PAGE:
I've made a nice big dehydrator, and I'm gonna make my own Jerky and Pemican for paleo backpacking use. I know the recommendation is to use/dry only the lean parts, as the fat spoils (but the rendered oil/tallow added back doesn't) I figure I can trim the fat, dry the lean, render the fat in my crock pot, then pound it back together.
But, at my butcher, there are ready sliced pieces of beef with tasty fat marbling, that would make it easy to just throw in the dryer. Also, that fat sure would be tasty and full of energy on the trail.
My question is, could I dry those fat marbled slices and take them on a short trip? How long would they last? A few days? A week? Id sure like to have that easy, high calorie option for 5-7 day climbs.
Using brisket sliced against the grain has worked well for me; I season with only sea salt. It's quite easy to cut this using a sharp knife; the first time I Mage jerky I asked the butcher to slice it for me and he was more than willing, so don't be afraid to ask for a different cut of meat.
I trim the fat- I think it tastes delicious, but my boyfriend hates the flavor of fat in his jerky. I keep my jerky in the fridge most of the time. If You're concerned about rancidity, I would remove the visible pieces of fat and marinate in a bit of apple cider vinegar with some spices and salt for 8-12 hours before dehydrating.
I've also made salmon jerky with just salt that has been great.
As a microbiologist with lots of experience growing dangerous microorganisms in the lab....it's more important that your jerky is either: A) with few seasonings, but completely dry, as in crunchy...to avoid bacterial growth, OR, B) Only partially dry (chewy and moisture collects in the packaging) but then it needs to be cured with salt and nitrates/nitrites, and/or refrigerated and eaten right away.
I make crunchy jerky. That way I don't have to add tons of salt and nitrates. The complete dryness of the meat prevents bacterial and fungal growth. It also helps to dehydrate your jerky at temperatures between 150 and 200 F at some point to ensure all microorganisms are killed.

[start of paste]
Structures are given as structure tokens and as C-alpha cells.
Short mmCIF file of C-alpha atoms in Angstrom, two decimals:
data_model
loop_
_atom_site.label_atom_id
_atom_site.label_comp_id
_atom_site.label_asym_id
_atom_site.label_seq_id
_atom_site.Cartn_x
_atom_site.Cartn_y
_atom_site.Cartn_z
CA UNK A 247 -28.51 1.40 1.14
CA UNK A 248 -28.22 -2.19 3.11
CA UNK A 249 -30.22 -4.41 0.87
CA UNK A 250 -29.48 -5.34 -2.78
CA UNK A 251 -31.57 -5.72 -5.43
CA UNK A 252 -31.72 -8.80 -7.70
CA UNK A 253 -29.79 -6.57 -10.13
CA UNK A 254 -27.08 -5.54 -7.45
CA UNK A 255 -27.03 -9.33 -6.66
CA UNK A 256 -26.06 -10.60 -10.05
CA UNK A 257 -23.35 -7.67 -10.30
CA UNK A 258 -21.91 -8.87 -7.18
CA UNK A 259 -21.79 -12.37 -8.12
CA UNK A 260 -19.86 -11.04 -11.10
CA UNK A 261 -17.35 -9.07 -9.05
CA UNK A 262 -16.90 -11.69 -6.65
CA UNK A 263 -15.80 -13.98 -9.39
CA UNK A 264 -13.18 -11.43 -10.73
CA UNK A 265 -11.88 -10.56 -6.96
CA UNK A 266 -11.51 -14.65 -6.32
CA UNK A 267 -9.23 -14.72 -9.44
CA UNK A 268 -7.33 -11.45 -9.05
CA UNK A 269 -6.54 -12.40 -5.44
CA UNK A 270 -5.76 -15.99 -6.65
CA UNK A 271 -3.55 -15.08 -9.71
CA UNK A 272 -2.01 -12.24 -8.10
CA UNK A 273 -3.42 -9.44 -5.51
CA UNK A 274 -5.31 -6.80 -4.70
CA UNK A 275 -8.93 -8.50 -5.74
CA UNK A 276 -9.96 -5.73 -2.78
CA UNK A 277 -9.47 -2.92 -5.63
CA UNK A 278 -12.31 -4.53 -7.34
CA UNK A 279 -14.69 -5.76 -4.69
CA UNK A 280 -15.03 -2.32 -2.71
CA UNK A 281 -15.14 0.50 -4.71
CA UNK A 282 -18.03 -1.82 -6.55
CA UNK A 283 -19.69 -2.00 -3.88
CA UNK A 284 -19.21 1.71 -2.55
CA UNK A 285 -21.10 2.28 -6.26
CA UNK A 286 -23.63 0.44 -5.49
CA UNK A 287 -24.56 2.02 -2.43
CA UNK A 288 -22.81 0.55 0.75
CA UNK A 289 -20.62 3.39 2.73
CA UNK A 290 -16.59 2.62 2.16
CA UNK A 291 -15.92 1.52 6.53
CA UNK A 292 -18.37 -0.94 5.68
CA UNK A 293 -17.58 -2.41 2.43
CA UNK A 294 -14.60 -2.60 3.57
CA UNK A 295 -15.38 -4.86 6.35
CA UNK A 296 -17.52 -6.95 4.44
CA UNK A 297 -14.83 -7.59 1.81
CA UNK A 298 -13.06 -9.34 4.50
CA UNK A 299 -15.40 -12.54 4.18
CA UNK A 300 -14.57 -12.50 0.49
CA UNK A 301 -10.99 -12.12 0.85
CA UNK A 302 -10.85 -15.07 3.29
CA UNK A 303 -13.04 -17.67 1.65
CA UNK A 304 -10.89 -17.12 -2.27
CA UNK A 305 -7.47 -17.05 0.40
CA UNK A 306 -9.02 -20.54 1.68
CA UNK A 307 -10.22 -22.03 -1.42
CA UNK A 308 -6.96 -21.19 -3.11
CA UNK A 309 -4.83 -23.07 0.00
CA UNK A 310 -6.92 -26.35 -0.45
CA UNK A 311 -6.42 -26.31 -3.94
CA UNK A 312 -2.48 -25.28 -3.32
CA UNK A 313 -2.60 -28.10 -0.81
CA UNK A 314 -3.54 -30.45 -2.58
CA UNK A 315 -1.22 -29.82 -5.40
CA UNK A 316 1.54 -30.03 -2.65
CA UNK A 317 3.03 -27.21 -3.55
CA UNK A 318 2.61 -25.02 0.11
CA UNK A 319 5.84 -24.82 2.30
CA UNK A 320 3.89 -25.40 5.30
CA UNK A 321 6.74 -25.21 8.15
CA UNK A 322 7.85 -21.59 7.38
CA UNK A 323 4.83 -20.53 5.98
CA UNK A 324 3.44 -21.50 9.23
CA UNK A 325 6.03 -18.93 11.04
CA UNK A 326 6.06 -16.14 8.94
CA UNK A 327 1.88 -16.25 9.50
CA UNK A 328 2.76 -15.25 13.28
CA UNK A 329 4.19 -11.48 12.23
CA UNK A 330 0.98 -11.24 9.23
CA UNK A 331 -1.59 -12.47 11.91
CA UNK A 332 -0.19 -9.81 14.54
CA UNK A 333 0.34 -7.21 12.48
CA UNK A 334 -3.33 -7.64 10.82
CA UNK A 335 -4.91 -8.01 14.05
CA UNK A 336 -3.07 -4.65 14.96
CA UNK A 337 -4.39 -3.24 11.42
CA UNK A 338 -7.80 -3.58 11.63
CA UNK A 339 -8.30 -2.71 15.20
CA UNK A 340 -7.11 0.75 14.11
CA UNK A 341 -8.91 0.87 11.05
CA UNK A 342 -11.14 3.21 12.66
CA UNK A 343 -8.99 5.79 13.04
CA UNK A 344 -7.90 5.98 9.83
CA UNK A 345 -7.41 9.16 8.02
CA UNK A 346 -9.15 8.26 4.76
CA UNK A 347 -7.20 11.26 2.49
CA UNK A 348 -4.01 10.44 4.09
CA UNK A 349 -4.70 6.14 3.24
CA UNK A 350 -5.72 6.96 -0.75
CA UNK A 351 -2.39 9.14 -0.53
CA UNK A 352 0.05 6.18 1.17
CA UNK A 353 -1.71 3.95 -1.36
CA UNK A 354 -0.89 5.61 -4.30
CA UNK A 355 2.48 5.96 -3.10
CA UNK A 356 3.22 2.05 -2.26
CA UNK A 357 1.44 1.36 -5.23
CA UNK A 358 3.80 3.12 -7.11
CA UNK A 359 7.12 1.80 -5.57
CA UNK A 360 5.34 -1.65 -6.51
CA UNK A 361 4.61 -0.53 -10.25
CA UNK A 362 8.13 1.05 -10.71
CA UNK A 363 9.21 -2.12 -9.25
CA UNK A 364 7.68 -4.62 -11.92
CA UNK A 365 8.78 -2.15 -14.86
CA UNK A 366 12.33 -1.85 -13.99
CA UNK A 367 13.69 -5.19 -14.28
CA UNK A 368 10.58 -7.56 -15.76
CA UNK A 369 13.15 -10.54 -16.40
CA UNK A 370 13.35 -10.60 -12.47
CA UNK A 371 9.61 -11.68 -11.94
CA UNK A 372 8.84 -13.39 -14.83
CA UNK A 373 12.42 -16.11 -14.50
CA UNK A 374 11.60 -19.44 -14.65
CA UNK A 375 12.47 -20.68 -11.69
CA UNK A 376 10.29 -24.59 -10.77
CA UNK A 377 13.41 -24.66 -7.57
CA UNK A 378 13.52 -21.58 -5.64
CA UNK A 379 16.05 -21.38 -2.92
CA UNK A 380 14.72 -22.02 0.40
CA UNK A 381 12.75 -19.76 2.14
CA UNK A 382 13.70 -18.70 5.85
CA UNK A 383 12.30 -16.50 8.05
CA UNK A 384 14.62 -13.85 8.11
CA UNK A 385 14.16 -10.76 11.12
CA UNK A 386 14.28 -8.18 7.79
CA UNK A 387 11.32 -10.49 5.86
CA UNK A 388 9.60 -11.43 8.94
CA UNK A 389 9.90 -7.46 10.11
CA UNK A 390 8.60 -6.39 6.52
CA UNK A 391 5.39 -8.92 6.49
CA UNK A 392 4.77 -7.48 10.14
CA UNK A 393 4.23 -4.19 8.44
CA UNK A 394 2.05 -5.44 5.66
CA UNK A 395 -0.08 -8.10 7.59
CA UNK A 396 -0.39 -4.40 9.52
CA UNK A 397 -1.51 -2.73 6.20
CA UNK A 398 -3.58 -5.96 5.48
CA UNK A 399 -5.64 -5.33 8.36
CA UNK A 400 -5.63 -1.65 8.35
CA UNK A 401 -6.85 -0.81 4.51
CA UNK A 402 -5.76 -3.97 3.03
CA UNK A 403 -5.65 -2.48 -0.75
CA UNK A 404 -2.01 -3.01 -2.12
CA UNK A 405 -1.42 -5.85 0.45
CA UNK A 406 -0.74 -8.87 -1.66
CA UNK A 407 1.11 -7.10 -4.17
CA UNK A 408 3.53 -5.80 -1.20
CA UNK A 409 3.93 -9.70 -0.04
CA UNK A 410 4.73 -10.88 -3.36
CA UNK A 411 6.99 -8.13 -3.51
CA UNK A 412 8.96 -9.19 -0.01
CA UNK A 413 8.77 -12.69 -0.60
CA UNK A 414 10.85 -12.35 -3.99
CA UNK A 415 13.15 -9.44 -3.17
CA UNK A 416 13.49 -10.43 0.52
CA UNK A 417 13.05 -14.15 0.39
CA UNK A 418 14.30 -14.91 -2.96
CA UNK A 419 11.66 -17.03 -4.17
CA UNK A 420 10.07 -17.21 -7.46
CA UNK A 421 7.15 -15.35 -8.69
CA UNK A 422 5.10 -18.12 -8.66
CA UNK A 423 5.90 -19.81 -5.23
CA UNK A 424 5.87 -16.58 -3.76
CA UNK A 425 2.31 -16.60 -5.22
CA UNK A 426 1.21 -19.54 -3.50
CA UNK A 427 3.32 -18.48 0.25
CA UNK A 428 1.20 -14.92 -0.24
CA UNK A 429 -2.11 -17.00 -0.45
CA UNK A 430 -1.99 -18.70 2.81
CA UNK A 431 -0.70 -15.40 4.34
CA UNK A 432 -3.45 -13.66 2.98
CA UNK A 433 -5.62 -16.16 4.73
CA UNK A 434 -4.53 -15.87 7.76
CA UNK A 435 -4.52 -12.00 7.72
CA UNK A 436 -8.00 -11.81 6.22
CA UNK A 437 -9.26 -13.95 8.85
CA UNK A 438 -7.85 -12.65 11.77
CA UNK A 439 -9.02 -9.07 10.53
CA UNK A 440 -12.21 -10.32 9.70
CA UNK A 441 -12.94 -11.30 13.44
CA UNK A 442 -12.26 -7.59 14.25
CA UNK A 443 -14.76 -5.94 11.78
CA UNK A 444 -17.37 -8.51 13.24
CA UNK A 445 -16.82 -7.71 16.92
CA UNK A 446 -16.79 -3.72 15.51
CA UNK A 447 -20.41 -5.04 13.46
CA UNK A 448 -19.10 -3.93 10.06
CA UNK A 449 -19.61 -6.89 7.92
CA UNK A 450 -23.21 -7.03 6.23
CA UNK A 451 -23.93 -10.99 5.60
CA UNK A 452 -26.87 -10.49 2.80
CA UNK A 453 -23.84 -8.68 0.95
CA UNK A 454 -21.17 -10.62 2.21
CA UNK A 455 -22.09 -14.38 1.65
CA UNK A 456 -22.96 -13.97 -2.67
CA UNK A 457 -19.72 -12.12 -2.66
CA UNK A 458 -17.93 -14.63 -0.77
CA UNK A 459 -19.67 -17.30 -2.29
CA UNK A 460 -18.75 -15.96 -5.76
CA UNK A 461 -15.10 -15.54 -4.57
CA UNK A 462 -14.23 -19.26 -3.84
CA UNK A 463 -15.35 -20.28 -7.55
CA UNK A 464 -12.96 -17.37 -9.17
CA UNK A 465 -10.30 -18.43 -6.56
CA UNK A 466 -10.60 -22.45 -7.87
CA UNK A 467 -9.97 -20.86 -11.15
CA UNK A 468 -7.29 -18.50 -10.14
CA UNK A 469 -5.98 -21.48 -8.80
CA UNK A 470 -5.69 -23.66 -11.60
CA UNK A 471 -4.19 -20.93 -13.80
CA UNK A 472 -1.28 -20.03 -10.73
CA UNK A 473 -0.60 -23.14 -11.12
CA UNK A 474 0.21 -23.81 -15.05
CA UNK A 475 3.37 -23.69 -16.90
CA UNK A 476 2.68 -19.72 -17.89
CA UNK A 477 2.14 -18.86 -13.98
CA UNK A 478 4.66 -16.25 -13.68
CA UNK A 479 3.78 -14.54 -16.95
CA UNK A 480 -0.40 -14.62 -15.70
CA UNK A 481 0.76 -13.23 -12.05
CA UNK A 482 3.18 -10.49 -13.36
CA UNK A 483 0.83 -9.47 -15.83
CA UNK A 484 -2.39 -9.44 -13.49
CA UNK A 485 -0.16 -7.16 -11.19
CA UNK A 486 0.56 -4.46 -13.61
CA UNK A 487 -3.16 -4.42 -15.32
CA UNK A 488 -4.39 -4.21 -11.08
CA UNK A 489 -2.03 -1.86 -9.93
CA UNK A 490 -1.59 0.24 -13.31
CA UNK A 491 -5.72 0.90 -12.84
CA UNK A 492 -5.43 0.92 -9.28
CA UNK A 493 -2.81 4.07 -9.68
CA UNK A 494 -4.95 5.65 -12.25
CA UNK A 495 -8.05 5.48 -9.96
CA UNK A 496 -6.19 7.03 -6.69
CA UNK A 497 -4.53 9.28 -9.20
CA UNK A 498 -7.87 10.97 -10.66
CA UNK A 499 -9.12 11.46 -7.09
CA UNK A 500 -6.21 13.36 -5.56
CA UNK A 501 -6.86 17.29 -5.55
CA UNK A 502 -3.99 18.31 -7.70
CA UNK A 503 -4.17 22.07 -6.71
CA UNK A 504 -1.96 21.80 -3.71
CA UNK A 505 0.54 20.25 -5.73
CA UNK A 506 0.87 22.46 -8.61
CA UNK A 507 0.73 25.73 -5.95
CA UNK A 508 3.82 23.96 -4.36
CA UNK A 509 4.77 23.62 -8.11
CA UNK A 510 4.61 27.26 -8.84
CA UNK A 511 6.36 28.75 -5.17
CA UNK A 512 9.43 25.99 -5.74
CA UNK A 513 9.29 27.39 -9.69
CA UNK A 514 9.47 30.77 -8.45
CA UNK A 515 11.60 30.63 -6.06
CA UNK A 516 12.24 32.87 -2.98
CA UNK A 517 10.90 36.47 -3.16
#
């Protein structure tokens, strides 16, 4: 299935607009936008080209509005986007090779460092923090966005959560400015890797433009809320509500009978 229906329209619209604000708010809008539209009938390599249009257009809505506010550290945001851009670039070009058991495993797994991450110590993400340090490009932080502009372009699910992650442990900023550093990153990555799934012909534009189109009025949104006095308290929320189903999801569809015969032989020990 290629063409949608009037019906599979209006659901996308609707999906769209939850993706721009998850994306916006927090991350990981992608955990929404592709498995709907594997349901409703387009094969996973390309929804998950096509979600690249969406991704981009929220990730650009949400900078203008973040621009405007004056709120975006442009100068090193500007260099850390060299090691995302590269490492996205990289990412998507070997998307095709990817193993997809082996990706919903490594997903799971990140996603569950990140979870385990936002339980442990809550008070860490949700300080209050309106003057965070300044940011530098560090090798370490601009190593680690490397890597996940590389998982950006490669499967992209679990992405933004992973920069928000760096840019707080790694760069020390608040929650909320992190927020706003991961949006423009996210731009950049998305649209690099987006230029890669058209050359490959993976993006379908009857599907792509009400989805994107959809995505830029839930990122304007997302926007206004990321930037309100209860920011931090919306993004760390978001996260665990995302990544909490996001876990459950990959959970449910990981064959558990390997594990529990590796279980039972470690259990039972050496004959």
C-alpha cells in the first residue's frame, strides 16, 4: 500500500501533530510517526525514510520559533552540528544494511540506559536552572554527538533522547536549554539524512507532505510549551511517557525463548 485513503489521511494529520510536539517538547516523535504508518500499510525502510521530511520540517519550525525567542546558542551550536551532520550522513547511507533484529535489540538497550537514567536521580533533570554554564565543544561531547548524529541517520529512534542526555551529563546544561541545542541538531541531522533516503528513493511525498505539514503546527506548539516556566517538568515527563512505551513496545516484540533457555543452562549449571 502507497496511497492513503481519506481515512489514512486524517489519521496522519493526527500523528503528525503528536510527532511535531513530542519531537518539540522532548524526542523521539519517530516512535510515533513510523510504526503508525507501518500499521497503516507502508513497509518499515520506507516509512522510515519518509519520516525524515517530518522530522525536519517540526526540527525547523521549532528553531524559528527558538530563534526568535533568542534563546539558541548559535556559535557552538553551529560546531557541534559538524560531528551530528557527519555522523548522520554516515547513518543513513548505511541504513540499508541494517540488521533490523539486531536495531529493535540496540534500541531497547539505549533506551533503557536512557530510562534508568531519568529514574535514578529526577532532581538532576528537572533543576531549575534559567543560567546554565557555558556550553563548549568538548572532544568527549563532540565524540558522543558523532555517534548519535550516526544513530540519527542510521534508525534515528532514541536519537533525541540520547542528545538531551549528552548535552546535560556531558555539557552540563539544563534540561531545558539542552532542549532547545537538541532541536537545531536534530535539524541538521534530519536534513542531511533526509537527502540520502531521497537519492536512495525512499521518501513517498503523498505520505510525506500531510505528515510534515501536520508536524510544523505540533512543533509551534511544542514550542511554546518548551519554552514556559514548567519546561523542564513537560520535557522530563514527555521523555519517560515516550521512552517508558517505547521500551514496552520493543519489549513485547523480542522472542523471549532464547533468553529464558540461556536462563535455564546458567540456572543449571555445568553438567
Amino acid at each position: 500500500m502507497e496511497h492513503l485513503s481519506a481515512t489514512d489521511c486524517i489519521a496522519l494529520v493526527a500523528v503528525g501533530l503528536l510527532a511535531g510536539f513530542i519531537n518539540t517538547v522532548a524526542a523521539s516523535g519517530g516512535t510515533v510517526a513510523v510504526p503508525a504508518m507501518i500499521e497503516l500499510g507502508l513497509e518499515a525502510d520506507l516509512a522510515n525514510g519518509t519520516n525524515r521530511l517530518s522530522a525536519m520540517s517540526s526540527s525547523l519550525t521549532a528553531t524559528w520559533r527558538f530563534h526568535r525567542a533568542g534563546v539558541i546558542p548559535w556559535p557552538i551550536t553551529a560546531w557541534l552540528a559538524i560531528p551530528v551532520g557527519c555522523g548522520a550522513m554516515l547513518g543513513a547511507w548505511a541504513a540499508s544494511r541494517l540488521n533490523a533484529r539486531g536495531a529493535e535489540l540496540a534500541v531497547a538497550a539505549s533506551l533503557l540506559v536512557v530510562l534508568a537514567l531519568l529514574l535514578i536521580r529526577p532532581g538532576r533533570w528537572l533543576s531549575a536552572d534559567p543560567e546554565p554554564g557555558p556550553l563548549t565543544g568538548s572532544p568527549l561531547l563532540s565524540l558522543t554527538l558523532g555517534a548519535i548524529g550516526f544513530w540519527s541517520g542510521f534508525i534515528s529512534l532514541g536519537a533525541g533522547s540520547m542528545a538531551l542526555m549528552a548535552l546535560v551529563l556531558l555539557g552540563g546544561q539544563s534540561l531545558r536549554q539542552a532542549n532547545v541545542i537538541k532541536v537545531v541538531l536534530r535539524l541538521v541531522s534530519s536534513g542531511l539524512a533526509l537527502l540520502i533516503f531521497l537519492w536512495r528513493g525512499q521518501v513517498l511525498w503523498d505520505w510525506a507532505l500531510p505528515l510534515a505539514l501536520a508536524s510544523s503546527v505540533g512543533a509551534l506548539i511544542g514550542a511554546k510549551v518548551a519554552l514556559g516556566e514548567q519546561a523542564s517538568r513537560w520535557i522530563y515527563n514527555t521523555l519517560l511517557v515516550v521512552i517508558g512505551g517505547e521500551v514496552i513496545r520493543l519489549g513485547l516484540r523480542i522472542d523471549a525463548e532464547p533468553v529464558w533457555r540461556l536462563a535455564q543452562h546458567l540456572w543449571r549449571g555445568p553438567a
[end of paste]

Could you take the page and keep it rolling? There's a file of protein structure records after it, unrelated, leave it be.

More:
Like Mike T. said, it doesn't have to be 100% lean, because if you dry the jerky fully, then the fat should render and drip off. If you don't dry the jerky fully, and you don't use any other preservation method (salt, nitrates/nitrites), then expect bacterial and fungal growth, made worse if there is fat (more variety for the microbes to consume).
I have made jerky with a bit of fat left on it (unintentionally) and dried it in an oven on the lowest setting or a bit higher but surely under 200 degreed farenheit . With that said my brother and I finished all that jerkey the same day I made it lol so if it were to go rancid or spoil, We didnt let it. I don't know about buying strips of beef with alot of marbling, and keeping the jerkey for a week. Just buy a lean cut of meat or trim as much fat off as possible and freeze the meat for a bit to make the cutting a bit easier. Hope this helps.
Try to trim as much fat as you can, and if there is a bunch left try and eat the fatty pieces first. Also, though it wasn't part of the question, I love Stubbs beef marinade for my jerky. You should try it because it is awesome.
I have been making jerky for years and have never worried about cutting the fat off. I find that as long as you can keep it out of the direct heat, or in the fridge it will last at least a week if not longer. I have never had any go bad on me in a short period of time and I usually always have beef with chunks of fat on it. Just make sure it is thoroughly dehydrated
If you let it dry long enough, wouldn't all the fat melt and drip off of the lean? In theory maybe you could catch it at the bottom of the dehydrator somehow and then render it and use it for the pemmican?
If you don't let it dry long enough, then you aren't removing as much of the moisture, and it will spoil more quickly. I personally don't think I'd risk 7 days of not fully dried jerky in a hot backpack.
I haven't tried this myself yet but I think it may be worth a shot for trips of this length - since the concern is with the fat in the jerky going rancid, you could probably lengthen the storage time of your jerky by packing it airtight with oxygen absorbers. Example product on Amazon here.
Ensuring your jerky is packed as dry as possible will also help, as will packing in small batches so you're not exposing all of the jerky to fresh oxygen and humidity every time you open the pack.
There's always going to be a little bit of fat in the meat. I dried london broils and meticulously cut off all the fat but the resulting jerky still left an oily residue on my hands when I touched it. I wouldn't leave big gobs of fat on. It probably wouldn't taste very good. But small amounts are probably not a problem at all.
I have made pemmican (with those dried london broils.) I have to admit it was difficult to choke down. One night I melted the pemmican into my rehydrated sweet potatoes and other vegetables. Oh my god, heaven on earth. That was the best backpacking food I've ever had.
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